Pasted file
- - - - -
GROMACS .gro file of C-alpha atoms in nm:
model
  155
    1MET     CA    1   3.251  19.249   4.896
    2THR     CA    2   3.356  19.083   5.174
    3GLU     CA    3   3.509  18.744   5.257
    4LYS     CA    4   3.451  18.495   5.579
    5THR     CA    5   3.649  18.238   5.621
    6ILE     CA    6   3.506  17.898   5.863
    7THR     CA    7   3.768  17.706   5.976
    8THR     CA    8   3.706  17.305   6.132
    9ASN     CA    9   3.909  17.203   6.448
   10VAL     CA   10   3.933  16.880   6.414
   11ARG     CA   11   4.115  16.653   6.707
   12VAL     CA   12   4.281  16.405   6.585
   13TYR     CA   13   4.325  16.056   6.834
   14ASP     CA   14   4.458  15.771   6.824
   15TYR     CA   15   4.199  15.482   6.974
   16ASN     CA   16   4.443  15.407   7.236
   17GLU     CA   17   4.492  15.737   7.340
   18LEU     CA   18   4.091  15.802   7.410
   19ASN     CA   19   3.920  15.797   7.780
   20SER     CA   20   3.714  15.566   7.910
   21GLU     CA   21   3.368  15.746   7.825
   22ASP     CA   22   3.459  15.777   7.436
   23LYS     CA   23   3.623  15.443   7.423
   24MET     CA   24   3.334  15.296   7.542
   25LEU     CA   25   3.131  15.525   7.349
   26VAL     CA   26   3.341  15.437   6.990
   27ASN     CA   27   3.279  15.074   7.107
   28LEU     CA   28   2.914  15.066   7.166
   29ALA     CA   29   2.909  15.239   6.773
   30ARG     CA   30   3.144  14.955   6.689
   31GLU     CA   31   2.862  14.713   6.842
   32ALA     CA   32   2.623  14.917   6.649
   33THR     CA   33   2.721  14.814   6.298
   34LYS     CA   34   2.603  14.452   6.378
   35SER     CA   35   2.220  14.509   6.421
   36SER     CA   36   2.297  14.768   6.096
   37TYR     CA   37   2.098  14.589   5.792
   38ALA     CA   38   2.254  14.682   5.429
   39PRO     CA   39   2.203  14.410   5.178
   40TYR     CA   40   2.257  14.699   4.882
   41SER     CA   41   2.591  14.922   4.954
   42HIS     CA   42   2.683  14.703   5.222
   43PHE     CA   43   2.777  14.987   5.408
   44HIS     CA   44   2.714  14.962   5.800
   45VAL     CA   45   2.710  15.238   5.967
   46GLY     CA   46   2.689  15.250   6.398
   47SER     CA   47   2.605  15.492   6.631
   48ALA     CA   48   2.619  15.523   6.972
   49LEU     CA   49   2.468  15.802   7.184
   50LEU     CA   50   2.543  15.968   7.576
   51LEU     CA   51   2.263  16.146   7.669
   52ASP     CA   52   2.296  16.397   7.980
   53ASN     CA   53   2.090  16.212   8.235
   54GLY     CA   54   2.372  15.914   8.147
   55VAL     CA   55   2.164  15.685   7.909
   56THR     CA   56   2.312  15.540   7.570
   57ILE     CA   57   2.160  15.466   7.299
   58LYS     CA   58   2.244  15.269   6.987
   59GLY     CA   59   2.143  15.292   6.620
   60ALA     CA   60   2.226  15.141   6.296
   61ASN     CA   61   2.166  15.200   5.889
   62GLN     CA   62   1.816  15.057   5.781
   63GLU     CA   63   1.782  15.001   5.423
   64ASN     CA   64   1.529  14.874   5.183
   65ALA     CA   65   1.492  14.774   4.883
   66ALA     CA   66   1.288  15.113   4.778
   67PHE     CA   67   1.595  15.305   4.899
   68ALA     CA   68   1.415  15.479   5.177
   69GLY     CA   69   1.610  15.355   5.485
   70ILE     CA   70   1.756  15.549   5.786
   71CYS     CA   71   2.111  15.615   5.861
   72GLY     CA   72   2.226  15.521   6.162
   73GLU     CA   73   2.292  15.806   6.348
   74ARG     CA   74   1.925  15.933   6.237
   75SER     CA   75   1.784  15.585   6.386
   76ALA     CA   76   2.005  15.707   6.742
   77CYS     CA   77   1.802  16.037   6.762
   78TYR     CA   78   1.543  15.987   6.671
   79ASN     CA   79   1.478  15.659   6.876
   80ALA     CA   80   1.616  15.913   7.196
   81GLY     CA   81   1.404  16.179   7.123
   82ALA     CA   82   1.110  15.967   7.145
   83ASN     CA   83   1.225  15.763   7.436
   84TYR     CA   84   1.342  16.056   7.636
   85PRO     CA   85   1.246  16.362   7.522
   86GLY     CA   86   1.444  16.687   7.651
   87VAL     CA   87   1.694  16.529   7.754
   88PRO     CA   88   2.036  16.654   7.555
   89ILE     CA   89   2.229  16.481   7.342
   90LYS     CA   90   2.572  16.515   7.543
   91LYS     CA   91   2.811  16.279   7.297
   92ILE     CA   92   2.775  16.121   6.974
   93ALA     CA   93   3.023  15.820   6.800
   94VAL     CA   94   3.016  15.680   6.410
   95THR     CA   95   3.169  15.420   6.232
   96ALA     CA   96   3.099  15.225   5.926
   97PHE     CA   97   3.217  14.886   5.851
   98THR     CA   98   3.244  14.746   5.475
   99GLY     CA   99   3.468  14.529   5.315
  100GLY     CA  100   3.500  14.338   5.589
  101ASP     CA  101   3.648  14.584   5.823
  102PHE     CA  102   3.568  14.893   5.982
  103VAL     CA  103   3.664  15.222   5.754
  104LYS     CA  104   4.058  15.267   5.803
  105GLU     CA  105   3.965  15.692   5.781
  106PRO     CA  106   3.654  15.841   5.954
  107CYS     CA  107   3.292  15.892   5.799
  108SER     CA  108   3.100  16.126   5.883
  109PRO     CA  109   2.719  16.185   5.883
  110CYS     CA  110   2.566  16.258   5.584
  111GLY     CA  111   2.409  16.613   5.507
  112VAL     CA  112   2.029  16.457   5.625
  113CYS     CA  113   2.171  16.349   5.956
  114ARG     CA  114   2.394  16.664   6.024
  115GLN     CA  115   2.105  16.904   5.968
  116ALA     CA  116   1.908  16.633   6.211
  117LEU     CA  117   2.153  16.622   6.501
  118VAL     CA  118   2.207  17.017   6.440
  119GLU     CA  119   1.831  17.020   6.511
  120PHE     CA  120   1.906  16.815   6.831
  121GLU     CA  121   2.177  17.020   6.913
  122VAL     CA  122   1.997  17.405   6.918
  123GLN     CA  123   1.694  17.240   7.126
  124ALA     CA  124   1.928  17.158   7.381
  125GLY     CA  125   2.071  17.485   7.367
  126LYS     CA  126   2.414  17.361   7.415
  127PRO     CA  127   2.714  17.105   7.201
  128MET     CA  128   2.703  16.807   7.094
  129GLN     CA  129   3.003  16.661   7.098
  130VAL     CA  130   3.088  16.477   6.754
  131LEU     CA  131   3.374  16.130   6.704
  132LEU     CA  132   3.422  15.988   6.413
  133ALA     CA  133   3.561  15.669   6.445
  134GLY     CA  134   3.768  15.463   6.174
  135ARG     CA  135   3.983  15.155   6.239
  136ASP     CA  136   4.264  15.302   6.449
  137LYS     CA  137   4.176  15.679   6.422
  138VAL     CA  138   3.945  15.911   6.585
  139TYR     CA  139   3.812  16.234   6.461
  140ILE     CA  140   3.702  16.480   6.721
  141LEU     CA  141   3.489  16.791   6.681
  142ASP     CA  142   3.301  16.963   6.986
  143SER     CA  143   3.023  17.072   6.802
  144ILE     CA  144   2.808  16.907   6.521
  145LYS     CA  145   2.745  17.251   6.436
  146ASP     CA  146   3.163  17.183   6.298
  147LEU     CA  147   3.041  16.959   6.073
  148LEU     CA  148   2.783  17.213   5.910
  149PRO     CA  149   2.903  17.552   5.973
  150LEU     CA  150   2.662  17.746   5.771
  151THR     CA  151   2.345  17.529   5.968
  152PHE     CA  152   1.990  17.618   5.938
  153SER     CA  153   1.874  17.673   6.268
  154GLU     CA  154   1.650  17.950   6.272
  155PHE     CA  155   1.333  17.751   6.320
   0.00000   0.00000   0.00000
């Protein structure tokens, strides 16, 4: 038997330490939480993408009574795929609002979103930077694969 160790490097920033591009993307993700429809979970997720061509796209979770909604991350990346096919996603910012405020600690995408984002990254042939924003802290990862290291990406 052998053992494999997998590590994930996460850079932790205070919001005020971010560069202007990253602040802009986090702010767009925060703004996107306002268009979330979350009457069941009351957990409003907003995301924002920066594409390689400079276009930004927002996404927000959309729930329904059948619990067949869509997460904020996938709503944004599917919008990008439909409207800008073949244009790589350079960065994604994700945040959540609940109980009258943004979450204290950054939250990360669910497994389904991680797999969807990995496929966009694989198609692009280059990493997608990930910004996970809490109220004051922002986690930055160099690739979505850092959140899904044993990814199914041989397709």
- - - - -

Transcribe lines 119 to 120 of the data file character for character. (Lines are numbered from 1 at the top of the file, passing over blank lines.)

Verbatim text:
  116ALA     CA  116   1.908  16.633   6.211
  117LEU     CA  117   2.153  16.622   6.501